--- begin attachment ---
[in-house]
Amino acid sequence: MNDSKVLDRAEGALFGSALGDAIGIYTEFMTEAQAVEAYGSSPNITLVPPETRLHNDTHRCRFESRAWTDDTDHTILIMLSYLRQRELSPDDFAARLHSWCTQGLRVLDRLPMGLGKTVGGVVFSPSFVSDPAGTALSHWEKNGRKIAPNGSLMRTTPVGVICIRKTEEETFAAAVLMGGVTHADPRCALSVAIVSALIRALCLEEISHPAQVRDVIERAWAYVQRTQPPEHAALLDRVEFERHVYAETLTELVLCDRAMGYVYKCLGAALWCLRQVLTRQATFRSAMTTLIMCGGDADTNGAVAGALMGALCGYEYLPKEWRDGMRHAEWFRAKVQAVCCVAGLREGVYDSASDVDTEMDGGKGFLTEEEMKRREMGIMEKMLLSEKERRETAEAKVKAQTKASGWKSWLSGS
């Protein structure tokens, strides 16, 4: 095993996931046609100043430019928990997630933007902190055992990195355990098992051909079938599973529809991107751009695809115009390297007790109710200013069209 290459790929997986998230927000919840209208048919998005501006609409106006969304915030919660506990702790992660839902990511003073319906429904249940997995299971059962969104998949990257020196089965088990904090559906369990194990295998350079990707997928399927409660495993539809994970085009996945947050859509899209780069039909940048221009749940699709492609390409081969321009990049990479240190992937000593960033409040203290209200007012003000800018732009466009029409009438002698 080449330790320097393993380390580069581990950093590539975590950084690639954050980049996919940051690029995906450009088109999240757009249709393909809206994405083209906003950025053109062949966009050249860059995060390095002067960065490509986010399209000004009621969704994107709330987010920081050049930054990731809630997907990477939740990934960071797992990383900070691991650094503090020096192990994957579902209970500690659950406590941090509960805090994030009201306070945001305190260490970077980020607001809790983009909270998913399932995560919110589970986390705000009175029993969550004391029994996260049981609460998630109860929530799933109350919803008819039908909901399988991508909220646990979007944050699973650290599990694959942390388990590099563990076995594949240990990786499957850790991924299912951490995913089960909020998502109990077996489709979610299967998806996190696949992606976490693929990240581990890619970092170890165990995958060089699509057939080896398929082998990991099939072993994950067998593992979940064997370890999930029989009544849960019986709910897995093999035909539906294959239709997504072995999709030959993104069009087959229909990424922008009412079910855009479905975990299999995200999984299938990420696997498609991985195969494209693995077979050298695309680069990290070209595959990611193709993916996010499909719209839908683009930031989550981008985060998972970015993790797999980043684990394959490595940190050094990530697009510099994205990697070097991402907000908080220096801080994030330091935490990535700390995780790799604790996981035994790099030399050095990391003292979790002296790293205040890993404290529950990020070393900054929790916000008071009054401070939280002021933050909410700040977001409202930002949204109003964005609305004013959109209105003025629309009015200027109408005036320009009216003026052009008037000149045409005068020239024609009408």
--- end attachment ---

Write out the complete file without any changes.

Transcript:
[in-house]
Amino acid sequence: MNDSKVLDRAEGALFGSALGDAIGIYTEFMTEAQAVEAYGSSPNITLVPPETRLHNDTHRCRFESRAWTDDTDHTILIMLSYLRQRELSPDDFAARLHSWCTQGLRVLDRLPMGLGKTVGGVVFSPSFVSDPAGTALSHWEKNGRKIAPNGSLMRTTPVGVICIRKTEEETFAAAVLMGGVTHADPRCALSVAIVSALIRALCLEEISHPAQVRDVIERAWAYVQRTQPPEHAALLDRVEFERHVYAETLTELVLCDRAMGYVYKCLGAALWCLRQVLTRQATFRSAMTTLIMCGGDADTNGAVAGALMGALCGYEYLPKEWRDGMRHAEWFRAKVQAVCCVAGLREGVYDSASDVDTEMDGGKGFLTEEEMKRREMGIMEKMLLSEKERRETAEAKVKAQTKASGWKSWLSGS
């Protein structure tokens, strides 16, 4: 095993996931046609100043430019928990997630933007902190055992990195355990098992051909079938599973529809991107751009695809115009390297007790109710200013069209 290459790929997986998230927000919840209208048919998005501006609409106006969304915030919660506990702790992660839902990511003073319906429904249940997995299971059962969104998949990257020196089965088990904090559906369990194990295998350079990707997928399927409660495993539809994970085009996945947050859509899209780069039909940048221009749940699709492609390409081969321009990049990479240190992937000593960033409040203290209200007012003000800018732009466009029409009438002698 080449330790320097393993380390580069581990950093590539975590950084690639954050980049996919940051690029995906450009088109999240757009249709393909809206994405083209906003950025053109062949966009050249860059995060390095002067960065490509986010399209000004009621969704994107709330987010920081050049930054990731809630997907990477939740990934960071797992990383900070691991650094503090020096192990994957579902209970500690659950406590941090509960805090994030009201306070945001305190260490970077980020607001809790983009909270998913399932995560919110589970986390705000009175029993969550004391029994996260049981609460998630109860929530799933109350919803008819039908909901399988991508909220646990979007944050699973650290599990694959942390388990590099563990076995594949240990990786499957850790991924299912951490995913089960909020998502109990077996489709979610299967998806996190696949992606976490693929990240581990890619970092170890165990995958060089699509057939080896398929082998990991099939072993994950067998593992979940064997370890999930029989009544849960019986709910897995093999035909539906294959239709997504072995999709030959993104069009087959229909990424922008009412079910855009479905975990299999995200999984299938990420696997498609991985195969494209693995077979050298695309680069990290070209595959990611193709993916996010499909719209839908683009930031989550981008985060998972970015993790797999980043684990394959490595940190050094990530697009510099994205990697070097991402907000908080220096801080994030330091935490990535700390995780790799604790996981035994790099030399050095990391003292979790002296790293205040890993404290529950990020070393900054929790916000008071009054401070939280002021933050909410700040977001409202930002949204109003964005609305004013959109209105003025629309009015200027109408005036320009009216003026052009008037000149045409005068020239024609009408």